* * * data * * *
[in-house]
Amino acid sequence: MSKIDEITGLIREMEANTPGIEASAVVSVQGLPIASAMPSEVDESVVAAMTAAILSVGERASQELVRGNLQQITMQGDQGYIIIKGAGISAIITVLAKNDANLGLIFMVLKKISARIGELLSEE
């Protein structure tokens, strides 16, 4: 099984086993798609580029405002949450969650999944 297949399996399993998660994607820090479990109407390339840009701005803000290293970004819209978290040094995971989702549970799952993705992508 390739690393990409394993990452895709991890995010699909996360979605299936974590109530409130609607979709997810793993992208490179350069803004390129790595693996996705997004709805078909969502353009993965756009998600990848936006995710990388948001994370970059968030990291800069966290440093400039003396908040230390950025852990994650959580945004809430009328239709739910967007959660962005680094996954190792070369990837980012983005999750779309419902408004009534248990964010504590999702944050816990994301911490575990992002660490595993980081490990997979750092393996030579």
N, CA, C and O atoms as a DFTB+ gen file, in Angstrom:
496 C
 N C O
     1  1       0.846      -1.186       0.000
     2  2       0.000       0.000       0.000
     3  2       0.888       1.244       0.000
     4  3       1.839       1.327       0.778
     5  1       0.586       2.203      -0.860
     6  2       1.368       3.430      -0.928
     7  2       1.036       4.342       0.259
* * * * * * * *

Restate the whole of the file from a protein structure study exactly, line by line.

[in-house]
Amino acid sequence: MSKIDEITGLIREMEANTPGIEASAVVSVQGLPIASAMPSEVDESVVAAMTAAILSVGERASQELVRGNLQQITMQGDQGYIIIKGAGISAIITVLAKNDANLGLIFMVLKKISARIGELLSEE
């Protein structure tokens, strides 16, 4: 099984086993798609580029405002949450969650999944 297949399996399993998660994607820090479990109407390339840009701005803000290293970004819209978290040094995971989702549970799952993705992508 390739690393990409394993990452895709991890995010699909996360979605299936974590109530409130609607979709997810793993992208490179350069803004390129790595693996996705997004709805078909969502353009993965756009998600990848936006995710990388948001994370970059968030990291800069966290440093400039003396908040230390950025852990994650959580945004809430009328239709739910967007959660962005680094996954190792070369990837980012983005999750779309419902408004009534248990964010504590999702944050816990994301911490575990992002660490595993980081490990997979750092393996030579």
N, CA, C and O atoms as a DFTB+ gen file, in Angstrom:
496 C
 N C O
     1  1       0.846      -1.186       0.000
     2  2       0.000       0.000       0.000
     3  2       0.888       1.244       0.000
     4  3       1.839       1.327       0.778
     5  1       0.586       2.203      -0.860
     6  2       1.368       3.430      -0.928
     7  2       1.036       4.342       0.259